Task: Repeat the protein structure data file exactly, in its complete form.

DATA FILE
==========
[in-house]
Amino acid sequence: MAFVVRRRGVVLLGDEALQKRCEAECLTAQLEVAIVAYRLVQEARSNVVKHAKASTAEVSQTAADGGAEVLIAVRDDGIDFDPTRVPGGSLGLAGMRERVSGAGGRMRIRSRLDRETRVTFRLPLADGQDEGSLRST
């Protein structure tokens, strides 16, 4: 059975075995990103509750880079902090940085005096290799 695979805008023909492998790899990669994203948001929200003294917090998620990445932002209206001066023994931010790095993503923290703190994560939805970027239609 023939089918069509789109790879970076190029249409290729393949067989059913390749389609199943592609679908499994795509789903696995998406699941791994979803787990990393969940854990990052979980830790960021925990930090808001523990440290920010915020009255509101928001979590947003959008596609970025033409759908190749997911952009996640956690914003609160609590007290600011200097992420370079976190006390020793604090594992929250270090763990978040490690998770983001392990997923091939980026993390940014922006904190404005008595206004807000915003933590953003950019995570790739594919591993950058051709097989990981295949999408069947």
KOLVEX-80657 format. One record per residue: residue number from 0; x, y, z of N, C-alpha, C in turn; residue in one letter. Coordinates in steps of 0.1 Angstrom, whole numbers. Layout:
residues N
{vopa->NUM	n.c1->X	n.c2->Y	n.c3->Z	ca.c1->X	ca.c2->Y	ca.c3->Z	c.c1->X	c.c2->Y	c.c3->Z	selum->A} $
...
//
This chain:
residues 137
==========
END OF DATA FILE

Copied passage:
[in-house]
Amino acid sequence: MAFVVRRRGVVLLGDEALQKRCEAECLTAQLEVAIVAYRLVQEARSNVVKHAKASTAEVSQTAADGGAEVLIAVRDDGIDFDPTRVPGGSLGLAGMRERVSGAGGRMRIRSRLDRETRVTFRLPLADGQDEGSLRST
């Protein structure tokens, strides 16, 4: 059975075995990103509750880079902090940085005096290799 695979805008023909492998790899990669994203948001929200003294917090998620990445932002209206001066023994931010790095993503923290703190994560939805970027239609 023939089918069509789109790879970076190029249409290729393949067989059913390749389609199943592609679908499994795509789903696995998406699941791994979803787990990393969940854990990052979980830790960021925990930090808001523990440290920010915020009255509101928001979590947003959008596609970025033409759908190749997911952009996640956690914003609160609590007290600011200097992420370079976190006390020793604090594992929250270090763990978040490690998770983001392990997923091939980026993390940014922006904190404005008595206004807000915003933590953003950019995570790739594919591993950058051709097989990981295949999408069947």
KOLVEX-80657 format. One record per residue: residue number from 0; x, y, z of N, C-alpha, C in turn; residue in one letter. Coordinates in steps of 0.1 Angstrom, whole numbers. Layout:
residues N
{vopa->NUM	n.c1->X	n.c2->Y	n.c3->Z	ca.c1->X	ca.c2->Y	ca.c3->Z	c.c1->X	c.c2->Y	c.c3->Z	selum->A} $
...
//
This chain:
residues 137